An equity release company will allow homeowners to access some of the money tied up in their property. Common methods include lifetime mortgages, whereby you take a loan out against your property.
Or, you can release equity via home reversion, which involves selling your home to an equity release provider. You can work out how much equity you have in your property using an equity release calculator.
When you take out your first plan, equity release lenders will usually give you a welcome pack that gives you all the key details your beneficiaries need following your death.
But how does equity release work when you die? In this article, we'll guide you through the process, what your options are, any charges you need to pay, and how to help your beneficiaries navigate the next steps.
When you pass away, your home is usually sold by the executor of your estate. The sale proceeds are then used to pay back any equity release products, as well as any solicitor and agent fees. Any money left over is then paid to the beneficiaries named in the will.
As part of your equity release welcome pack, you'll get a plan reference number which your beneficiaries or executors will need to quote when talking to your lender. They should do this as soon as possible after you pass away.
The lender will then send them a letter asking to be kept updated on how the loan will be repaid, as well as the progress of the sale of the property. Once everything has been repaid, the Land Registry will be updated to show there aren't any charges left on the property.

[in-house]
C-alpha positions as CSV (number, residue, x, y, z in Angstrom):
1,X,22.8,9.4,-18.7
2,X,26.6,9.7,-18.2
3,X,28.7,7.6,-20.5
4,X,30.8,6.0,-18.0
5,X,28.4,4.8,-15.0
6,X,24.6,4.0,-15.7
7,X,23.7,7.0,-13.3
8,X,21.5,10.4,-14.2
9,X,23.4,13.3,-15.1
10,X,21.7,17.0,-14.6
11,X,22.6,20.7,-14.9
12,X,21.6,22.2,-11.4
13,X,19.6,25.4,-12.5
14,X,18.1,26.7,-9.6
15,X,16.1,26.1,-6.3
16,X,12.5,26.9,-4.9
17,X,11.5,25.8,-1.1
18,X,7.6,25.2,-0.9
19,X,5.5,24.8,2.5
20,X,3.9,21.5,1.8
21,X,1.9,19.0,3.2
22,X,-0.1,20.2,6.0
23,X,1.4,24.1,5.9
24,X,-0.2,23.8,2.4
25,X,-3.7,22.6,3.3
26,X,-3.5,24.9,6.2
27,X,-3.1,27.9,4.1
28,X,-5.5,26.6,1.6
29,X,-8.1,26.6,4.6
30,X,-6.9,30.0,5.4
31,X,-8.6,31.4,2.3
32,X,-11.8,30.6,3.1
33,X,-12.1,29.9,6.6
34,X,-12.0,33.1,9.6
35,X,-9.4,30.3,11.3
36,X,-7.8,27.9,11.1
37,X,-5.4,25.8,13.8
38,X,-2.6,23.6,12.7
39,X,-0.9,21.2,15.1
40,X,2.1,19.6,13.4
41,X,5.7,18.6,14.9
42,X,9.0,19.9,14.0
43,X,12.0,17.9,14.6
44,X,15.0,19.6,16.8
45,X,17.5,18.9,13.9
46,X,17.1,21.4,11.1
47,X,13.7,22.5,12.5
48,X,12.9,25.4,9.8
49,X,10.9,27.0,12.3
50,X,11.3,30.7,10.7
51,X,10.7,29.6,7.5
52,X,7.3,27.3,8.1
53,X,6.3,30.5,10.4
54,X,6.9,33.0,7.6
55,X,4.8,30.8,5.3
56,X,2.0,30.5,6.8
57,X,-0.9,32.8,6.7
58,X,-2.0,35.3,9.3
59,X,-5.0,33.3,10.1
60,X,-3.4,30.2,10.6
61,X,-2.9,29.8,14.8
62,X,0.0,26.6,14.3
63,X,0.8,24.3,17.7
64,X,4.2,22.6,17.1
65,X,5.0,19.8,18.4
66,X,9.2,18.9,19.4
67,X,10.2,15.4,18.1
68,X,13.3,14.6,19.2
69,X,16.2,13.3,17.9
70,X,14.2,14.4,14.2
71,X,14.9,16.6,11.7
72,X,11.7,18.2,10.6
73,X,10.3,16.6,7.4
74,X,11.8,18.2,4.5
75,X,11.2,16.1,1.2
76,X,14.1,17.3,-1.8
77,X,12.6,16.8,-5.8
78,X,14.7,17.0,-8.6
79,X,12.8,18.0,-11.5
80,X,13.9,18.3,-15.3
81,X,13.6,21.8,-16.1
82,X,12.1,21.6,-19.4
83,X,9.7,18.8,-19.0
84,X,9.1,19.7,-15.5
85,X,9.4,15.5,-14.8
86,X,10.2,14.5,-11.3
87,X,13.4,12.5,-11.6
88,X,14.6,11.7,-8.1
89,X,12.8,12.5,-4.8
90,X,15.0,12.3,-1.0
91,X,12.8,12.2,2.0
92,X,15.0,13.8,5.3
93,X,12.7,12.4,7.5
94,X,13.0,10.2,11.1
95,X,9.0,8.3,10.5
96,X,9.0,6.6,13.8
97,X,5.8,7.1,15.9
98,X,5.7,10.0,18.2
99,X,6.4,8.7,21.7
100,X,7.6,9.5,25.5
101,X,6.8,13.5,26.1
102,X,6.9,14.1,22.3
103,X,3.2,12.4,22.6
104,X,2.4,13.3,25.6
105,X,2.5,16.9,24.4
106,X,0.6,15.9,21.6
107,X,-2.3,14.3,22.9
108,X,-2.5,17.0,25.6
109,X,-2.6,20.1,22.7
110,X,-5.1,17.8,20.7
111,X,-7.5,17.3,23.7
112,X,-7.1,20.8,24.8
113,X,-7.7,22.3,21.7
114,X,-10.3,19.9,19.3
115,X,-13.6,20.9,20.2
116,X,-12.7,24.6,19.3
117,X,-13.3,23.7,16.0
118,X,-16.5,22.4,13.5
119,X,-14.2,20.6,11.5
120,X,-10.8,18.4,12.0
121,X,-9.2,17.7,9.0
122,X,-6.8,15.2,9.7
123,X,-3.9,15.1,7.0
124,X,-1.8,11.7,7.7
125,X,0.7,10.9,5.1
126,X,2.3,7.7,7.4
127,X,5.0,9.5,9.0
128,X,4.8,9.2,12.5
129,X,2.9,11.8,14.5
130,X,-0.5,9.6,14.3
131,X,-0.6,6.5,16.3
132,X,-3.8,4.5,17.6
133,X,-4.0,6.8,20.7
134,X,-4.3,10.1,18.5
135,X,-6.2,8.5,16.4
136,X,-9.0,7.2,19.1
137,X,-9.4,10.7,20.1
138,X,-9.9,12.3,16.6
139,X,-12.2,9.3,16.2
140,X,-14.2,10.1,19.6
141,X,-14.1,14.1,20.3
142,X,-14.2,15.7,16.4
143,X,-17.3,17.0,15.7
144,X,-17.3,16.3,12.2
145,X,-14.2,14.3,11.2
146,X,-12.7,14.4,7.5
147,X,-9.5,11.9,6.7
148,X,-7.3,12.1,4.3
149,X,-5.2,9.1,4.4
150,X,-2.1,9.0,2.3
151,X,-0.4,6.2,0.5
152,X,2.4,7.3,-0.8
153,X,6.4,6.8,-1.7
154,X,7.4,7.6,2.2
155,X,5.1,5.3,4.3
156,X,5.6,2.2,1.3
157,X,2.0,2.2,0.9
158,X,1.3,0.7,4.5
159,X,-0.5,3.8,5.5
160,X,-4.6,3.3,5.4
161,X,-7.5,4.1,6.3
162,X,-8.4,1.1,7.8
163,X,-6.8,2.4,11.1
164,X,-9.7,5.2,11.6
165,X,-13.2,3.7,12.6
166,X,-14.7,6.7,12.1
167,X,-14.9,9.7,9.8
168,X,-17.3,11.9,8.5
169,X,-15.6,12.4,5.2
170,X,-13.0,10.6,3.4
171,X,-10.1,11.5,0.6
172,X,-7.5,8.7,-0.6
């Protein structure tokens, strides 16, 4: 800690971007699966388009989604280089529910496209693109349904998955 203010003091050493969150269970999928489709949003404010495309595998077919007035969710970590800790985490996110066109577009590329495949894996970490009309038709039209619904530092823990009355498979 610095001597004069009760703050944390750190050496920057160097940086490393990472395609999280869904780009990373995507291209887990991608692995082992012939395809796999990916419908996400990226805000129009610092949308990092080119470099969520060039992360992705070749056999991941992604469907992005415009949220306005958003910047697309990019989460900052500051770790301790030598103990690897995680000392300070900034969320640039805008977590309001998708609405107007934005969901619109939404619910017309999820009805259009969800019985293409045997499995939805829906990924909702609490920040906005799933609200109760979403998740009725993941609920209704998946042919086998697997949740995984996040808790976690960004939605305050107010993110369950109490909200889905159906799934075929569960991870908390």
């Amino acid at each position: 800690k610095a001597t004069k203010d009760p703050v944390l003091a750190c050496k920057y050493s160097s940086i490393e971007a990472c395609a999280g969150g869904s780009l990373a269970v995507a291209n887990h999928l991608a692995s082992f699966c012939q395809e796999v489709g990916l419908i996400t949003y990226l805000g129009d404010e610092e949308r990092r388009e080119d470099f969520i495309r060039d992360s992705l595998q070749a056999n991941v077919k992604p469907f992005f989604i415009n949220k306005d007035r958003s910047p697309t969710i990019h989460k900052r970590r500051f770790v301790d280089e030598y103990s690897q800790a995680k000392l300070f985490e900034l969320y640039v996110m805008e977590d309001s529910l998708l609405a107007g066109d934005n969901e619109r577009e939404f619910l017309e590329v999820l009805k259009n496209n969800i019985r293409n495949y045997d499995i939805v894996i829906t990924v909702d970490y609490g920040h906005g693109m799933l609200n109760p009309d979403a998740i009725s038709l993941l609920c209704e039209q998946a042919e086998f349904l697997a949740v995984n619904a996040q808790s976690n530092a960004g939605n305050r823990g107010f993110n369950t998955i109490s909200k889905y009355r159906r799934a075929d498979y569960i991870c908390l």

A lifetime mortgage refers to taking out a mortgage secured on your main property whilst still maintaining ownership.
With a lifetime mortgage, you can make repayments or let the loan accrue interest, and the equity release plan continues until the last homeowner dies or moves into long-term care.
The total loan amount of the lifetime mortgage needs to be repaid by selling the property once that happens. However, you can repay the outstanding debt with funds from other assets if they're available.
A home reversion plan means you sell part of all of your home to a provider in return for a lump sum or regular payments. When the last homeowner passes away or moves into long-term care, the property is then sold and any proceeds are shared according to how much the provider owns.
Most equity release plans need to be repaid within one year of your death. Once your beneficiaries have contacted the lender, they'll ask for a copy of the original death certificate and the probate document so they can get in touch with your executors about how they intend to repay the plan.
You may need to sell your property to repay your equity release loan, but it'll depend on the type of equity release you've used.
A lifetime mortgage, for example, will usually be paid back through a property sale, but you don't have to use your property if you have enough money from other assets to pay the outstanding balance.
Because a home reversion means your provider owns a share of your property, most of these schemes need you to sell. And in most cases, your beneficiaries will need to sell the property soon after the last occupant has passed away (sometimes the deadline can be in as little as four weeks).
Your beneficiaries could buy the property back, but it would have to be bought back at current market value, which could be higher than the original price.